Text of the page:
14 September 2010

Poll: Terror Trials - Military or Civilian?

South Carolina Senator Lindsey Graham has strong words for the administration about the lack of trials for the terrorists connected to 9/11.

I thought that after the backlash the Obama Administration received over giving Mohammed and his co-conspirators the same constitutional rights as American citizens, it would move forward with military commissions. Needless to say, it came as a surprise to me and others when Attorney General Holder stated that “New York is not off the table” and a decision was expected “in a number of weeks.”

That was five months ago, and the Department of Justice is no closer today to announcing where or when the trials will be held. I fear there is only one reason for the delay and that is politics.

I believe that civilian trials have a place in the war on terror, and in some specific instances may be preferable to military commissions. However, when it comes to those members of the enemy force who planned the vicious Sept. 11 attack, the use of civilian trials undermines the war effort.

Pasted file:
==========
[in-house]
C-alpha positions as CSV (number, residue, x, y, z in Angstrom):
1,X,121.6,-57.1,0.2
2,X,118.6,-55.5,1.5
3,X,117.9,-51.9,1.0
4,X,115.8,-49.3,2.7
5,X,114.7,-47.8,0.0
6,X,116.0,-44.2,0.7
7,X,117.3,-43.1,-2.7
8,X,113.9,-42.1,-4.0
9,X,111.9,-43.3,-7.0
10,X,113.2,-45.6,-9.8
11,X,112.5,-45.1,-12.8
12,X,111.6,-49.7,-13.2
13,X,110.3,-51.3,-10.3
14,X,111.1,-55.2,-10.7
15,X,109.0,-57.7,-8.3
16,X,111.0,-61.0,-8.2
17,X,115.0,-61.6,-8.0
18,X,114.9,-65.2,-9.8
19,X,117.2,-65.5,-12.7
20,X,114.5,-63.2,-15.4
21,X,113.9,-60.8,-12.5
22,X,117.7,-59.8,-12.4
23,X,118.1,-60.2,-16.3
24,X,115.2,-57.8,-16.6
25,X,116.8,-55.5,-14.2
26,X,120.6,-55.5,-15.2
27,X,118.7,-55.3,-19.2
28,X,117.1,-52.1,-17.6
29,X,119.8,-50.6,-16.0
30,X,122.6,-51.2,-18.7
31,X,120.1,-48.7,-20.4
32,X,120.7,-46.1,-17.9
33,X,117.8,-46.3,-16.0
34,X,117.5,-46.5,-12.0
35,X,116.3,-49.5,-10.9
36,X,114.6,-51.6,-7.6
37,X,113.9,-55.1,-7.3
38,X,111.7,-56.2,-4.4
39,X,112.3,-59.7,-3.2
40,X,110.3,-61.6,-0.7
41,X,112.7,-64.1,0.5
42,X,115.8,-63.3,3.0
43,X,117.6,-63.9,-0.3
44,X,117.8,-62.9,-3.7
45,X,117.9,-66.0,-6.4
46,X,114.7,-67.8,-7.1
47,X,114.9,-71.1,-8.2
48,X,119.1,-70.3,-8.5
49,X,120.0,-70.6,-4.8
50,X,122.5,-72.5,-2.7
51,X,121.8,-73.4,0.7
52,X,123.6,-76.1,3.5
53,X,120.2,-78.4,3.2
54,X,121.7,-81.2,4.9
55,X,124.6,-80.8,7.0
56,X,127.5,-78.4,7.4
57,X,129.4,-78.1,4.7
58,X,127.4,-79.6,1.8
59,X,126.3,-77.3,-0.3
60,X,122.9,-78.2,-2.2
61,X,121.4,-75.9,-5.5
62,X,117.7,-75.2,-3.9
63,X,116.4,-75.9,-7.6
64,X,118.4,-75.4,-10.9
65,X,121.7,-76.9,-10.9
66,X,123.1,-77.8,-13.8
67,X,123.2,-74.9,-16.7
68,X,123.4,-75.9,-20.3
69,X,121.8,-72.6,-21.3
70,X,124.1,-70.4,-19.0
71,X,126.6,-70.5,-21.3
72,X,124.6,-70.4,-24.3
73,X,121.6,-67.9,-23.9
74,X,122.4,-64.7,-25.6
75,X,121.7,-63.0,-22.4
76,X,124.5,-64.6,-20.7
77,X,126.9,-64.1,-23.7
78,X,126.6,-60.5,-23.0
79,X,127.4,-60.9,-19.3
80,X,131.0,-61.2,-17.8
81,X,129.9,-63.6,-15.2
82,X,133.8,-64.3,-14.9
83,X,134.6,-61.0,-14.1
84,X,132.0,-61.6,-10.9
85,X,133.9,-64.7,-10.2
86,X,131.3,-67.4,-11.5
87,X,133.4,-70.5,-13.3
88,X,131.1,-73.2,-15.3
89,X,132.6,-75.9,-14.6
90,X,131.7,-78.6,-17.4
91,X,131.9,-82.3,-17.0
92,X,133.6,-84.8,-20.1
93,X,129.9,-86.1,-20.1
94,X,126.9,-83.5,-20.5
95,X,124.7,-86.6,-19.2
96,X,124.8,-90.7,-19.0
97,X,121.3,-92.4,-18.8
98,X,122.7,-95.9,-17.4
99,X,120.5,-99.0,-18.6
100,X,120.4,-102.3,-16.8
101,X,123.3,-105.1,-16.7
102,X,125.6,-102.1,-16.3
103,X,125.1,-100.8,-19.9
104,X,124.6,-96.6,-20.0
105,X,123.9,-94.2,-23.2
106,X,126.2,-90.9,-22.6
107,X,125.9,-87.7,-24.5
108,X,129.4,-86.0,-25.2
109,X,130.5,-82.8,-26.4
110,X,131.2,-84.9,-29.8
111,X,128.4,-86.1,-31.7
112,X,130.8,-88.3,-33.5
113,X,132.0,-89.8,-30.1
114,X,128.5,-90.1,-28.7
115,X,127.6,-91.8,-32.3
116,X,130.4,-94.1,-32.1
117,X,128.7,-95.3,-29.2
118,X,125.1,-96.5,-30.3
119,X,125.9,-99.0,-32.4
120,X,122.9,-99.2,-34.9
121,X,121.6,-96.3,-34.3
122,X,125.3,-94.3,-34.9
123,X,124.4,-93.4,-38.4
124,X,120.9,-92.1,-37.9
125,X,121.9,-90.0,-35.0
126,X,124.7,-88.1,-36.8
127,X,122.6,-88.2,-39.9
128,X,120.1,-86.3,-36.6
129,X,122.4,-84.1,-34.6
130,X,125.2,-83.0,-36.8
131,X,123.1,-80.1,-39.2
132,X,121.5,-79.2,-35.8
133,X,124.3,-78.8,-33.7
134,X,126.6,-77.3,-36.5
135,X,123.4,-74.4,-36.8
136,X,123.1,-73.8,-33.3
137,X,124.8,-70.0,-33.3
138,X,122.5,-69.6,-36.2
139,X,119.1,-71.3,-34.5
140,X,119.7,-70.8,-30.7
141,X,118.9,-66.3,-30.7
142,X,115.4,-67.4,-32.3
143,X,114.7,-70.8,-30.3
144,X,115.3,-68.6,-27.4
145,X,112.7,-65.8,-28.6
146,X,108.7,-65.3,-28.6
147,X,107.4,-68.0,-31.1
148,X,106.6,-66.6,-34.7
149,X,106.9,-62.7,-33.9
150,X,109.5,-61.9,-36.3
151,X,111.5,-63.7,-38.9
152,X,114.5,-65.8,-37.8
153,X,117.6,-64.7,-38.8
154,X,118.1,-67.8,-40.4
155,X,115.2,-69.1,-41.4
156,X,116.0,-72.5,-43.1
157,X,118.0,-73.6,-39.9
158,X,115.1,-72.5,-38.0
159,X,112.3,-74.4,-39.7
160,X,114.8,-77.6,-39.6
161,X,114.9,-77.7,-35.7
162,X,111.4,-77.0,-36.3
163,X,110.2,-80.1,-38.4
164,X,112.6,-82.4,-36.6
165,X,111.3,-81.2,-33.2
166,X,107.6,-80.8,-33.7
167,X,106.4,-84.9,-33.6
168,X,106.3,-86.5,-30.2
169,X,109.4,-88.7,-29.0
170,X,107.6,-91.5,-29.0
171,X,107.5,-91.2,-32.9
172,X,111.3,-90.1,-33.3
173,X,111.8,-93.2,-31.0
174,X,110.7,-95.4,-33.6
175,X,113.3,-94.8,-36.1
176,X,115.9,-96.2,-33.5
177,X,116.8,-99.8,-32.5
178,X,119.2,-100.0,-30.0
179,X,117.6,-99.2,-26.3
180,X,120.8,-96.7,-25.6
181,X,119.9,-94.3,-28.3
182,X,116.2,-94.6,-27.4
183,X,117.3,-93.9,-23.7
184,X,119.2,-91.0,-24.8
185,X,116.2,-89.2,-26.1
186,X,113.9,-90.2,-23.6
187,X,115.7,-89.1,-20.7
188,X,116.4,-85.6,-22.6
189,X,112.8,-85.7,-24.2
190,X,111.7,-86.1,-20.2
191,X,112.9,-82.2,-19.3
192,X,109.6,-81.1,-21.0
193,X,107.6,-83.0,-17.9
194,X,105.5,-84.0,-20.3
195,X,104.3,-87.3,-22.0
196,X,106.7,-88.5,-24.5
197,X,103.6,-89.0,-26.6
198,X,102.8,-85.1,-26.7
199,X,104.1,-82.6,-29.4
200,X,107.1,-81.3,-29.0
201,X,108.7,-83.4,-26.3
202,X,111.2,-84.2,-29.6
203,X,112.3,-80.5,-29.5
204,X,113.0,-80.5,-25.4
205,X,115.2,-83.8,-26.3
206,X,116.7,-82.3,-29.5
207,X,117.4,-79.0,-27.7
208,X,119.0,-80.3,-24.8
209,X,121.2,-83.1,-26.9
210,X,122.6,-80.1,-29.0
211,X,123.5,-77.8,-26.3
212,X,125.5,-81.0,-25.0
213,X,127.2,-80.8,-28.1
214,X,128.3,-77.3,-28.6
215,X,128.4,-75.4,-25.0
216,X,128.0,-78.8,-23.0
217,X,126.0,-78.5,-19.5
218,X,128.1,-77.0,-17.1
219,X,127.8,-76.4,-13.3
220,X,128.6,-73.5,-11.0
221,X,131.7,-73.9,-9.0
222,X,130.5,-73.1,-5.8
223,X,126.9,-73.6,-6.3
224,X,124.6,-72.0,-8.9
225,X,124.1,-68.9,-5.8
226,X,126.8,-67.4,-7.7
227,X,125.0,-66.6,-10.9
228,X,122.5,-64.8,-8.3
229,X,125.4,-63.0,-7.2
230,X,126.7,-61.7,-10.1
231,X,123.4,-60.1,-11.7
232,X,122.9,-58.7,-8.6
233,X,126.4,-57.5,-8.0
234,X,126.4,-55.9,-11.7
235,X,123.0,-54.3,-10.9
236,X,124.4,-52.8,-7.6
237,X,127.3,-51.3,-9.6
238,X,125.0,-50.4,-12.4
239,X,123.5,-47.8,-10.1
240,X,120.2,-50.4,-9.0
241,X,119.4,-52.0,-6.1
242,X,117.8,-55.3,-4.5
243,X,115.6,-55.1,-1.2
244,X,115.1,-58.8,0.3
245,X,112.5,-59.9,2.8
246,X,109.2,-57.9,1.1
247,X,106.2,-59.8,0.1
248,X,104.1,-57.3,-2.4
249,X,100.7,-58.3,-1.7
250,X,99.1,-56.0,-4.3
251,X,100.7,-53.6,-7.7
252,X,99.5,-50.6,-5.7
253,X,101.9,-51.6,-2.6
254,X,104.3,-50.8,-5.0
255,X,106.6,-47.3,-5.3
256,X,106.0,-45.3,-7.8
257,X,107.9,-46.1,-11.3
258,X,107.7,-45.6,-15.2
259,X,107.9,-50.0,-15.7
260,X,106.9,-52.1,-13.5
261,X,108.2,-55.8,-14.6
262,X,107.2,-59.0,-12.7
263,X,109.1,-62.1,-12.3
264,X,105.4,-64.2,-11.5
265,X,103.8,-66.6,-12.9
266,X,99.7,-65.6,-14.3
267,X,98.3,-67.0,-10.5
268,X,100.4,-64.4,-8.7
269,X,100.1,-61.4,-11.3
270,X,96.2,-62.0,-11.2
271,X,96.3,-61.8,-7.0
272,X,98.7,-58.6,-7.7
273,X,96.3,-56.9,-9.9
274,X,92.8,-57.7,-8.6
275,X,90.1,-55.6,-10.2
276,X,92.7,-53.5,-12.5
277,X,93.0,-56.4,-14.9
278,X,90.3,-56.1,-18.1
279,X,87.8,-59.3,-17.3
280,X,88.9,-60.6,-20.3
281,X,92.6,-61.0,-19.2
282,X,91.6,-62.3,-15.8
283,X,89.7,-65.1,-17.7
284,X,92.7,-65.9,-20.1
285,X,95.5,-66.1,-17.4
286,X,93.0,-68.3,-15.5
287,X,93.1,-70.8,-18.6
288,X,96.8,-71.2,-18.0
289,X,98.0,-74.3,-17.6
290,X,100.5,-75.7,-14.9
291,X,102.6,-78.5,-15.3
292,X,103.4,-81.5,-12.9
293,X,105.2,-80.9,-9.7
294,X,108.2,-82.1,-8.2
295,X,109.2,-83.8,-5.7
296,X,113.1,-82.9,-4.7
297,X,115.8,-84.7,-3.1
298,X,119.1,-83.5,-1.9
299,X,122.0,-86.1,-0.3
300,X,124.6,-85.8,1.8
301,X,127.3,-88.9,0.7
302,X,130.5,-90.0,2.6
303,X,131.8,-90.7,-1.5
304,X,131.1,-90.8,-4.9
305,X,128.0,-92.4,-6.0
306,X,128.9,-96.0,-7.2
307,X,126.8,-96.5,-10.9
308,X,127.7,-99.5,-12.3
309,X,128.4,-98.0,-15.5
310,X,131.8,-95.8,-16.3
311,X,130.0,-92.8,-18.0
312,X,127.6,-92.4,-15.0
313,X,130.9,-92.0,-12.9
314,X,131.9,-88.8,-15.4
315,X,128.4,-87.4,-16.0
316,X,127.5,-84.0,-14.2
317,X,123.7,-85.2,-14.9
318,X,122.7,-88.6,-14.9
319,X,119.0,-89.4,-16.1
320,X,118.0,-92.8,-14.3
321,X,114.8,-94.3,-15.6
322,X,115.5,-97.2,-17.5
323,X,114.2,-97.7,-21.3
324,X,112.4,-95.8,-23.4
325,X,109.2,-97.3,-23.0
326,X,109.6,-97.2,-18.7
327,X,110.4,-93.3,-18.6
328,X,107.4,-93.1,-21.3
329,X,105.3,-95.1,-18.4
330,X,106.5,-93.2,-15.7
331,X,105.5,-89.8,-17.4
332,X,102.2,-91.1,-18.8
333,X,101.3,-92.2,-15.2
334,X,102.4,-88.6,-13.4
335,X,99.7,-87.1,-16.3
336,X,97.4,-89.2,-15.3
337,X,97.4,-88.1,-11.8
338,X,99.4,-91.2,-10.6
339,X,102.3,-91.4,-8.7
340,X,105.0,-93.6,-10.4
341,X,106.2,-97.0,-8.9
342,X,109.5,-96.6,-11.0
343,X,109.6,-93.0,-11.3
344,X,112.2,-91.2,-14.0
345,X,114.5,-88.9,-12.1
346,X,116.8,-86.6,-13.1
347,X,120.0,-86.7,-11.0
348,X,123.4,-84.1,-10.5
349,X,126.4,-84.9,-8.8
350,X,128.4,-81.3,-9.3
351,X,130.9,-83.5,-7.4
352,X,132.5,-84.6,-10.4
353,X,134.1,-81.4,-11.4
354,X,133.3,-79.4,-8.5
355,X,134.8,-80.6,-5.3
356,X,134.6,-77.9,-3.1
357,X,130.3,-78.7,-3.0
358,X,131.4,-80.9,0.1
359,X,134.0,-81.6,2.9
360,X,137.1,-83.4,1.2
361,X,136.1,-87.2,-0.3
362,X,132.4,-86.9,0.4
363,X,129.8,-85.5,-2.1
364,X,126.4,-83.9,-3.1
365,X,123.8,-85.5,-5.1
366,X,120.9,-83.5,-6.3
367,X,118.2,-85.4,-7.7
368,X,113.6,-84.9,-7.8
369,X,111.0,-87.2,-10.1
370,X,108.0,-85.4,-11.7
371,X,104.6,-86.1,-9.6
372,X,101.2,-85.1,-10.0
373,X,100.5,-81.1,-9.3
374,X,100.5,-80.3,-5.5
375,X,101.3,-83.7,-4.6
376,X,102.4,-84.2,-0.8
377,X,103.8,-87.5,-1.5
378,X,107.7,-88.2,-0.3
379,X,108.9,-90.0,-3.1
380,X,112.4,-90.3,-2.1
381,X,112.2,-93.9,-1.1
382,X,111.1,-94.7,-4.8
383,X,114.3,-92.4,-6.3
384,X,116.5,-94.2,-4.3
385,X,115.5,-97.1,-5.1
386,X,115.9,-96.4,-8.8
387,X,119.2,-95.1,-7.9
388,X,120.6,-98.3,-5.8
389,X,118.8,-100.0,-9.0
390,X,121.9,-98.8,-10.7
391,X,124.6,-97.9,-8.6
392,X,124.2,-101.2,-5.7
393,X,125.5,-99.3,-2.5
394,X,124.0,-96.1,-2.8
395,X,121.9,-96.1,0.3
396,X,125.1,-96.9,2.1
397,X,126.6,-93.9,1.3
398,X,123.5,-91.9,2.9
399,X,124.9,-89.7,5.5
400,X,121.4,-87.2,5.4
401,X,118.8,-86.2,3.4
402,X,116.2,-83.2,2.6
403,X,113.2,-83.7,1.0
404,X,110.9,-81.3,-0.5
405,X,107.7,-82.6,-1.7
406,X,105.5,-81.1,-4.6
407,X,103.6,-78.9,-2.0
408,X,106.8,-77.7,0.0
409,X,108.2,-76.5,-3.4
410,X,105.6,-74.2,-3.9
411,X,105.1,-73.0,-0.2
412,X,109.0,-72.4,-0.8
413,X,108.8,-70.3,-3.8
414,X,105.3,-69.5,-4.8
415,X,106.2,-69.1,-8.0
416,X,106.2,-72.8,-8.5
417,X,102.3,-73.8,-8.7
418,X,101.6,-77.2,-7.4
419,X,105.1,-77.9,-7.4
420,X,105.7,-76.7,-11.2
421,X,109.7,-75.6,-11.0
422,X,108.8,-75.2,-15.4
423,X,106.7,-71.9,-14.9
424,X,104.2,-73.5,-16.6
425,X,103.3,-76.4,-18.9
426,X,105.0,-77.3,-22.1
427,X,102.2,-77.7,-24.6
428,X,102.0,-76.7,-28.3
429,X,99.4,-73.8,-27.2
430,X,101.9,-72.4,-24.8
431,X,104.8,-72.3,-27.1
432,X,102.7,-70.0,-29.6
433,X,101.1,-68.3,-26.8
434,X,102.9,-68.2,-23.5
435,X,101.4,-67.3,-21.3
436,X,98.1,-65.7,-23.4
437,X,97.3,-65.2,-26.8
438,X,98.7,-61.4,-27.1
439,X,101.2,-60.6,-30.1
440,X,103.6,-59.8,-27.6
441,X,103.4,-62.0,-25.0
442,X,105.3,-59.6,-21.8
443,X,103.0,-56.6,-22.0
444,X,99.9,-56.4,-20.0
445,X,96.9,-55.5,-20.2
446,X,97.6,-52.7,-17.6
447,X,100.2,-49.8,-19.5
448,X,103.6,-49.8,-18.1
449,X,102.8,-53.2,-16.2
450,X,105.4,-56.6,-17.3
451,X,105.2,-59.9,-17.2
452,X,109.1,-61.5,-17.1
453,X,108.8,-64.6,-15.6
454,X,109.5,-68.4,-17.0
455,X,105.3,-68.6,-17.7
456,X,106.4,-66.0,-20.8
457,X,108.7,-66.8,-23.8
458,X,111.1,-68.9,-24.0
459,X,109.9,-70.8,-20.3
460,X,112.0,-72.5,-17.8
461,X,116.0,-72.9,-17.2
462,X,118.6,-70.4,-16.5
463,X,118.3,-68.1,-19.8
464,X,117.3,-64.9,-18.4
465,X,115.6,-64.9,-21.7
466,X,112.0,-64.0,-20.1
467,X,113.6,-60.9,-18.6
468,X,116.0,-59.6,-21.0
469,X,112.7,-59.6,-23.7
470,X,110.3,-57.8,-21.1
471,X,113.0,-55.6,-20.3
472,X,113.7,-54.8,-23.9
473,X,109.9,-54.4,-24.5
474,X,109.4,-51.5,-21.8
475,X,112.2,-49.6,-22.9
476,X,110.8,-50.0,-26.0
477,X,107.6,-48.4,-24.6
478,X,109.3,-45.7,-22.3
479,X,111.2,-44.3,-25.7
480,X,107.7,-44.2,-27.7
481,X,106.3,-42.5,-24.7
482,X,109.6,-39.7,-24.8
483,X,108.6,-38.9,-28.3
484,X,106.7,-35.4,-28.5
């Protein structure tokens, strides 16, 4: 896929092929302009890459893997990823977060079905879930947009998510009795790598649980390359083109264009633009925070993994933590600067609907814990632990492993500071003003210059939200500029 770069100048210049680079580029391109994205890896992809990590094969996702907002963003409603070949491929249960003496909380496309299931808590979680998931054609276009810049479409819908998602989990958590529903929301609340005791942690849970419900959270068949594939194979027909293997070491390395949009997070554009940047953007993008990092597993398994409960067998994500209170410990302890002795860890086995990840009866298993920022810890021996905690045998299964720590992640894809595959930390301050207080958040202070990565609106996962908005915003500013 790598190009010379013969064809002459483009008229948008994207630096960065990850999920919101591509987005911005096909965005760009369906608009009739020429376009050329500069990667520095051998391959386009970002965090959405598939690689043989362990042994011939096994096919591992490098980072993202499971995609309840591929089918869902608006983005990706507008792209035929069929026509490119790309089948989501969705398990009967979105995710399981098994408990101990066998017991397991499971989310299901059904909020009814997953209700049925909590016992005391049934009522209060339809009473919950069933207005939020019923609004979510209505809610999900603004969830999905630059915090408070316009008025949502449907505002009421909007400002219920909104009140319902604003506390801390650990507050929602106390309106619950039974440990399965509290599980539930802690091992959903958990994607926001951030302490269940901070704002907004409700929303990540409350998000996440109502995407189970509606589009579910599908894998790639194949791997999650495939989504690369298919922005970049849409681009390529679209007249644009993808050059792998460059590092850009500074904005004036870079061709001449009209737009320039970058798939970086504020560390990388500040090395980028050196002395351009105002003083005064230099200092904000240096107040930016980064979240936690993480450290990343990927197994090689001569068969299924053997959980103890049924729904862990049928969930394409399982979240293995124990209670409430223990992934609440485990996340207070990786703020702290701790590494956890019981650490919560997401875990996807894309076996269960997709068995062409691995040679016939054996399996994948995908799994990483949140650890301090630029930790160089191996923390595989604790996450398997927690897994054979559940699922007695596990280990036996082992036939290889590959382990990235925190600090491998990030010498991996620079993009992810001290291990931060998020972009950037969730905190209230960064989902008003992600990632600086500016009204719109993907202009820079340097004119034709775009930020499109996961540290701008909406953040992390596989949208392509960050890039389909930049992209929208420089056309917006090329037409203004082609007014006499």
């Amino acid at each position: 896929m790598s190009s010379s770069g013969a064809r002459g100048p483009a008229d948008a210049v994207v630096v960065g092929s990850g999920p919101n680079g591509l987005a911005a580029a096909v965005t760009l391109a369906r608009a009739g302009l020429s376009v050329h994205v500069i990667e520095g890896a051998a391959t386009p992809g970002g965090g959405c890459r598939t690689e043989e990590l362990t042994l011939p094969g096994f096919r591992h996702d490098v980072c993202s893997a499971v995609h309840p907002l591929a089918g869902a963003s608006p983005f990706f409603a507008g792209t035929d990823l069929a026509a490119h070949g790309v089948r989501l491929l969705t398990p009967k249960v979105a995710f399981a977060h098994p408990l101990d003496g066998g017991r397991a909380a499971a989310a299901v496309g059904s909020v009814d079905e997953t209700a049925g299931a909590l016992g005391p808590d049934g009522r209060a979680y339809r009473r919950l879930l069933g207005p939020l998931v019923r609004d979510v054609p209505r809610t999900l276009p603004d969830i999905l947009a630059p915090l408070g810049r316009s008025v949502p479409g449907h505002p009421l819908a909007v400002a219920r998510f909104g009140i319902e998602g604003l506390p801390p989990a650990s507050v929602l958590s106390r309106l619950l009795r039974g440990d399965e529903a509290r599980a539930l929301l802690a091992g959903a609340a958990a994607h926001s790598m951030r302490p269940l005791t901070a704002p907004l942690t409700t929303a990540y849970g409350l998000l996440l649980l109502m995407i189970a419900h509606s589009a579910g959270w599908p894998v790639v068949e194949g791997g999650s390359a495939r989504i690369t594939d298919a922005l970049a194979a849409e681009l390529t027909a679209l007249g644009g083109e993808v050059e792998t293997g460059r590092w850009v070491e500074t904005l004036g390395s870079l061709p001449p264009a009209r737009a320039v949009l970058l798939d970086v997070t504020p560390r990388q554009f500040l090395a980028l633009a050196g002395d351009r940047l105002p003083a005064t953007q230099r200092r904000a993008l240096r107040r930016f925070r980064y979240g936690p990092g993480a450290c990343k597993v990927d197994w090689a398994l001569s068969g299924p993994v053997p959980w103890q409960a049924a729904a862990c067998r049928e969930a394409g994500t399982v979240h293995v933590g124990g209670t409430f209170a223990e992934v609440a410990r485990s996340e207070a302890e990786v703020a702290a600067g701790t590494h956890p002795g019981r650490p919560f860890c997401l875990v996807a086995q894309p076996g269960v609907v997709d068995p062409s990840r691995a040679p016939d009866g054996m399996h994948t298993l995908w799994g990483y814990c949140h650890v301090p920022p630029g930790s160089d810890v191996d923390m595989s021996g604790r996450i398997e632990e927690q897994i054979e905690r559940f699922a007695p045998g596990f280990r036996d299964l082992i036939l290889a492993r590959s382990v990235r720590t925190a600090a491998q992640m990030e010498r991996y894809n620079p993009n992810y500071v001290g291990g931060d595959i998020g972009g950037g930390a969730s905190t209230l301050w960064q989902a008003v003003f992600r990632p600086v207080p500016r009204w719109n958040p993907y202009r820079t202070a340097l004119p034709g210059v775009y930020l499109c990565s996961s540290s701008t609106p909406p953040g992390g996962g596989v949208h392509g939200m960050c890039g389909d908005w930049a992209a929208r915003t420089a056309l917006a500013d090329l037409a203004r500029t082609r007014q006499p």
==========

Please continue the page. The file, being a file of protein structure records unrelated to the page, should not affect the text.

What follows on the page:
Simply put, if Khalid Sheikh Mohammed is not worthy of trial by military commission, who would be?

Until a couple of weeks ago, the Obama Administration would have replied Abd al-Rahim al-Nashiri, the alleged coordinator of the attack on the USS Cole, which left 17 American sailors dead and 39 wounded.

In November 2009, Attorney General Holder said that al-Nashiri’s case is “uniquely situated for a military commission as opposed to an Article III (civilian) court.” But the administration’s indecision on holding terrorists accountable for their war crimes has reached a new level with an announcement that the planned military commission trial of al-Nashiri has now been indefinitely shelved.

According to some reports, prosecutors are ready to try al-Nashiri by military commission, but the administration does not want to proceed without corresponding civilian trials for other detainees.

By: Brant


Pissed Off said...

unfortunately, "throw away the key" wasn't an option. at some point, you can't subject them to your laws when they aren't your citizens. they want to kill your people, then you should get to use them to test suit-free space flight.

Anonymous said...

^ as much as I'd like to agree with you, I have to believe that a trial legitamizes whatever we decide to do to them next